This judgment will be of interest to landlords, tenants and prospective tenants alike. It follows on from the English judgment in December 2013 in Martin Retail Group Limited v Crawley Borough Council, in which HH Judge Dight, sitting in the Central London County Court, held that provisions of a lease were unenforceable for infringing the Chapter I prohibition of the Competition Act 1998 (“1998 Act”).

Relevant legal provisions

Section 2 of the 1998 Act prohibits agreements between undertakings that have the object or effect of preventing, restricting or distorting competition (the ‘Chapter 1 prohibition’). Such agreements include those that create, alter, transfer or terminate an interest in land. If an agreement falls within the scope of the Chapter I prohibition, it may benefit from an exemption under s.9 of the 1998 Act where it has countervailing benefits, which mirrors Article 101(3) TFEU. It is for the party seeking to rely upon an exemption to demonstrate that each criteria is satisfied.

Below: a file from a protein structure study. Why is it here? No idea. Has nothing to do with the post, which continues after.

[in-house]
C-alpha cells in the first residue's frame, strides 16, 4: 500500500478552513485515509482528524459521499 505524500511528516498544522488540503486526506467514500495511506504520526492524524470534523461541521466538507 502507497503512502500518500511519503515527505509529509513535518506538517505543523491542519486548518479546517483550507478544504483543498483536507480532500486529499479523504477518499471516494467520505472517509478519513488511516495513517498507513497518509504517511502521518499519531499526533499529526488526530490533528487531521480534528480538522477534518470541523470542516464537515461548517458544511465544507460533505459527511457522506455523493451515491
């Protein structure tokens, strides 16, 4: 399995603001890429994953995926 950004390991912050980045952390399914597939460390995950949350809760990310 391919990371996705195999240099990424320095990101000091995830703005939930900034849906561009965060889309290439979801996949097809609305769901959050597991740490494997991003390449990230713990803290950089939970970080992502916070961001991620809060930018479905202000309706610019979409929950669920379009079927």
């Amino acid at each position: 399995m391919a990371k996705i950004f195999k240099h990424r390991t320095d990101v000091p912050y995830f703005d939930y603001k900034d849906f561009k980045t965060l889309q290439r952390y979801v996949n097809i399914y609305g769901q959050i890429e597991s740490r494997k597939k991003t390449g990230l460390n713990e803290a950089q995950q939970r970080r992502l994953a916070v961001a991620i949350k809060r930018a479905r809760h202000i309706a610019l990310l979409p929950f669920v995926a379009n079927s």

Chapter 1 of the 1998 Act is based upon Article 101 TFEU, which contains a similar prohibition (Article 101(1)) and exemption (Article 101(3)). Article 101(1) is engaged where an agreement may have an effect on inter-State trade. Maxima Latvija concerned the application of analogous provisions of Article 11 of the Latvian Competition Law. In its judgment, the CJEU emphasised the importance of EU and national competition law being interpreted uniformly.{at 12} This is also required by s.60 of the 1998 Act, pursuant to which questions arising under the Act are, so far as possible, to be dealt with in a manner which is consistent with the treatment of corresponding questions arising under EU competition law.